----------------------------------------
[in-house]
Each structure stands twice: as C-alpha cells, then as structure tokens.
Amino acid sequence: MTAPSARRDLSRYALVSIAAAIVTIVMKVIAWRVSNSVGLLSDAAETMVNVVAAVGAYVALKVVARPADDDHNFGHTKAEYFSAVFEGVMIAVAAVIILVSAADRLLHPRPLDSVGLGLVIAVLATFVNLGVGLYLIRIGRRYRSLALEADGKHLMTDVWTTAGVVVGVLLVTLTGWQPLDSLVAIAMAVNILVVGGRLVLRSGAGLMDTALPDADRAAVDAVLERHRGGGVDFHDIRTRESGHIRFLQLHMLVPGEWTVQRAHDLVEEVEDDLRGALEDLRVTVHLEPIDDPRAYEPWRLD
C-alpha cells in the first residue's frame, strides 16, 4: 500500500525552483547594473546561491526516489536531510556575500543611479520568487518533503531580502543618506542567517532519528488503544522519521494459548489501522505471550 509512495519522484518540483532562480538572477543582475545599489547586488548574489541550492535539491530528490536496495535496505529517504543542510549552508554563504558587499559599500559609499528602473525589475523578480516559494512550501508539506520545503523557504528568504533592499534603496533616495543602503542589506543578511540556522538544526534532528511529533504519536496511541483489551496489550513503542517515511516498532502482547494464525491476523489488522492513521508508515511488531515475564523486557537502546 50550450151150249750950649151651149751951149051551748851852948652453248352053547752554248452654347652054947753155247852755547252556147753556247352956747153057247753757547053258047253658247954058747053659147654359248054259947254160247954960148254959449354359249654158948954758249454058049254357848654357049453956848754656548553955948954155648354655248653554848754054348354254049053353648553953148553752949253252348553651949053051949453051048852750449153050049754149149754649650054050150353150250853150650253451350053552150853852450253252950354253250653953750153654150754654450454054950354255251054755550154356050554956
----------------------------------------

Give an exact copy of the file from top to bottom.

[in-house]
Each structure stands twice: as C-alpha cells, then as structure tokens.
Amino acid sequence: MTAPSARRDLSRYALVSIAAAIVTIVMKVIAWRVSNSVGLLSDAAETMVNVVAAVGAYVALKVVARPADDDHNFGHTKAEYFSAVFEGVMIAVAAVIILVSAADRLLHPRPLDSVGLGLVIAVLATFVNLGVGLYLIRIGRRYRSLALEADGKHLMTDVWTTAGVVVGVLLVTLTGWQPLDSLVAIAMAVNILVVGGRLVLRSGAGLMDTALPDADRAAVDAVLERHRGGGVDFHDIRTRESGHIRFLQLHMLVPGEWTVQRAHDLVEEVEDDLRGALEDLRVTVHLEPIDDPRAYEPWRLD
C-alpha cells in the first residue's frame, strides 16, 4: 500500500525552483547594473546561491526516489536531510556575500543611479520568487518533503531580502543618506542567517532519528488503544522519521494459548489501522505471550 509512495519522484518540483532562480538572477543582475545599489547586488548574489541550492535539491530528490536496495535496505529517504543542510549552508554563504558587499559599500559609499528602473525589475523578480516559494512550501508539506520545503523557504528568504533592499534603496533616495543602503542589506543578511540556522538544526534532528511529533504519536496511541483489551496489550513503542517515511516498532502482547494464525491476523489488522492513521508508515511488531515475564523486557537502546 50550450151150249750950649151651149751951149051551748851852948652453248352053547752554248452654347652054947753155247852755547252556147753556247352956747153057247753757547053258047253658247954058747053659147654359248054259947254160247954960148254959449354359249654158948954758249454058049254357848654357049453956848754656548553955948954155648354655248653554848754054348354254049053353648553953148553752949253252348553651949053051949453051048852750449153050049754149149754649650054050150353150250853150650253451350053552150853852450253252950354253250653953750153654150754654450454054950354255251054755550154356050554956